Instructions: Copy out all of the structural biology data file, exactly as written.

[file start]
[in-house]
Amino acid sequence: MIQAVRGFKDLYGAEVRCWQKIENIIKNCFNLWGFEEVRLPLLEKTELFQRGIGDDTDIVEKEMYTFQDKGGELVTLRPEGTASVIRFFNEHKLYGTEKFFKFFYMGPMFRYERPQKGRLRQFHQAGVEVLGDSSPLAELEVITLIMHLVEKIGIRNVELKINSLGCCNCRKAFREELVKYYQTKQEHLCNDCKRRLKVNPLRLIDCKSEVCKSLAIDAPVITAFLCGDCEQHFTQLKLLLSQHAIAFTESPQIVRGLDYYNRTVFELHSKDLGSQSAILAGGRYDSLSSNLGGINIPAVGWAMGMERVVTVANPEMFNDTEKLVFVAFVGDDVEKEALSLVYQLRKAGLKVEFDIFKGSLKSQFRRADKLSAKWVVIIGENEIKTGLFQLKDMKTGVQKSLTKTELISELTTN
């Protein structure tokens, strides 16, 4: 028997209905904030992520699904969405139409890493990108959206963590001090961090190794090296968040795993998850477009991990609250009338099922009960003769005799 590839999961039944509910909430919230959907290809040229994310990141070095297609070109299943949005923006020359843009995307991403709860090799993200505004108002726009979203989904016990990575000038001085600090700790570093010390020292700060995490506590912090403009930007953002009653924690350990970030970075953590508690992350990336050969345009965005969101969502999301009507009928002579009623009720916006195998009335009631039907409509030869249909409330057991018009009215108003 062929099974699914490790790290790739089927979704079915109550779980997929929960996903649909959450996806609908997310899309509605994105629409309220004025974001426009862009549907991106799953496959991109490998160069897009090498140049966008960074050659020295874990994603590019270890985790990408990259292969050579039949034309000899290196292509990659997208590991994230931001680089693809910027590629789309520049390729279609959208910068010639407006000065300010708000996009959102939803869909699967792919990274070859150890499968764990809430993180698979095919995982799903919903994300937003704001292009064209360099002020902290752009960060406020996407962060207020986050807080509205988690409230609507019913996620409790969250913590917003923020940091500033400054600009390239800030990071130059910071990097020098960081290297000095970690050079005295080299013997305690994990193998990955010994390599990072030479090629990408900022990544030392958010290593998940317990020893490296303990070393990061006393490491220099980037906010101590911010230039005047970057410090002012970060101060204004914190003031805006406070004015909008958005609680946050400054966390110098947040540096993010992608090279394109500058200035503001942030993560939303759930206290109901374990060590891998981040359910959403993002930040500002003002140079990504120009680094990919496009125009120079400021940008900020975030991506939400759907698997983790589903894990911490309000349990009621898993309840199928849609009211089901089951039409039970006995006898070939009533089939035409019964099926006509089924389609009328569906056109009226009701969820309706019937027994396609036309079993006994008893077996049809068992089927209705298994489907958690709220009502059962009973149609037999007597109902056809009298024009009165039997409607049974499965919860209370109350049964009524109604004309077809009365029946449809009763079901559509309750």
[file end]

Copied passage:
[in-house]
Amino acid sequence: MIQAVRGFKDLYGAEVRCWQKIENIIKNCFNLWGFEEVRLPLLEKTELFQRGIGDDTDIVEKEMYTFQDKGGELVTLRPEGTASVIRFFNEHKLYGTEKFFKFFYMGPMFRYERPQKGRLRQFHQAGVEVLGDSSPLAELEVITLIMHLVEKIGIRNVELKINSLGCCNCRKAFREELVKYYQTKQEHLCNDCKRRLKVNPLRLIDCKSEVCKSLAIDAPVITAFLCGDCEQHFTQLKLLLSQHAIAFTESPQIVRGLDYYNRTVFELHSKDLGSQSAILAGGRYDSLSSNLGGINIPAVGWAMGMERVVTVANPEMFNDTEKLVFVAFVGDDVEKEALSLVYQLRKAGLKVEFDIFKGSLKSQFRRADKLSAKWVVIIGENEIKTGLFQLKDMKTGVQKSLTKTELISELTTN
């Protein structure tokens, strides 16, 4: 028997209905904030992520699904969405139409890493990108959206963590001090961090190794090296968040795993998850477009991990609250009338099922009960003769005799 590839999961039944509910909430919230959907290809040229994310990141070095297609070109299943949005923006020359843009995307991403709860090799993200505004108002726009979203989904016990990575000038001085600090700790570093010390020292700060995490506590912090403009930007953002009653924690350990970030970075953590508690992350990336050969345009965005969101969502999301009507009928002579009623009720916006195998009335009631039907409509030869249909409330057991018009009215108003 062929099974699914490790790290790739089927979704079915109550779980997929929960996903649909959450996806609908997310899309509605994105629409309220004025974001426009862009549907991106799953496959991109490998160069897009090498140049966008960074050659020295874990994603590019270890985790990408990259292969050579039949034309000899290196292509990659997208590991994230931001680089693809910027590629789309520049390729279609959208910068010639407006000065300010708000996009959102939803869909699967792919990274070859150890499968764990809430993180698979095919995982799903919903994300937003704001292009064209360099002020902290752009960060406020996407962060207020986050807080509205988690409230609507019913996620409790969250913590917003923020940091500033400054600009390239800030990071130059910071990097020098960081290297000095970690050079005295080299013997305690994990193998990955010994390599990072030479090629990408900022990544030392958010290593998940317990020893490296303990070393990061006393490491220099980037906010101590911010230039005047970057410090002012970060101060204004914190003031805006406070004015909008958005609680946050400054966390110098947040540096993010992608090279394109500058200035503001942030993560939303759930206290109901374990060590891998981040359910959403993002930040500002003002140079990504120009680094990919496009125009120079400021940008900020975030991506939400759907698997983790589903894990911490309000349990009621898993309840199928849609009211089901089951039409039970006995006898070939009533089939035409019964099926006509089924389609009328569906056109009226009701969820309706019937027994396609036309079993006994008893077996049809068992089927209705298994489907958690709220009502059962009973149609037999007597109902056809009298024009009165039997409607049974499965919860209370109350049964009524109604004309077809009365029946449809009763079901559509309750």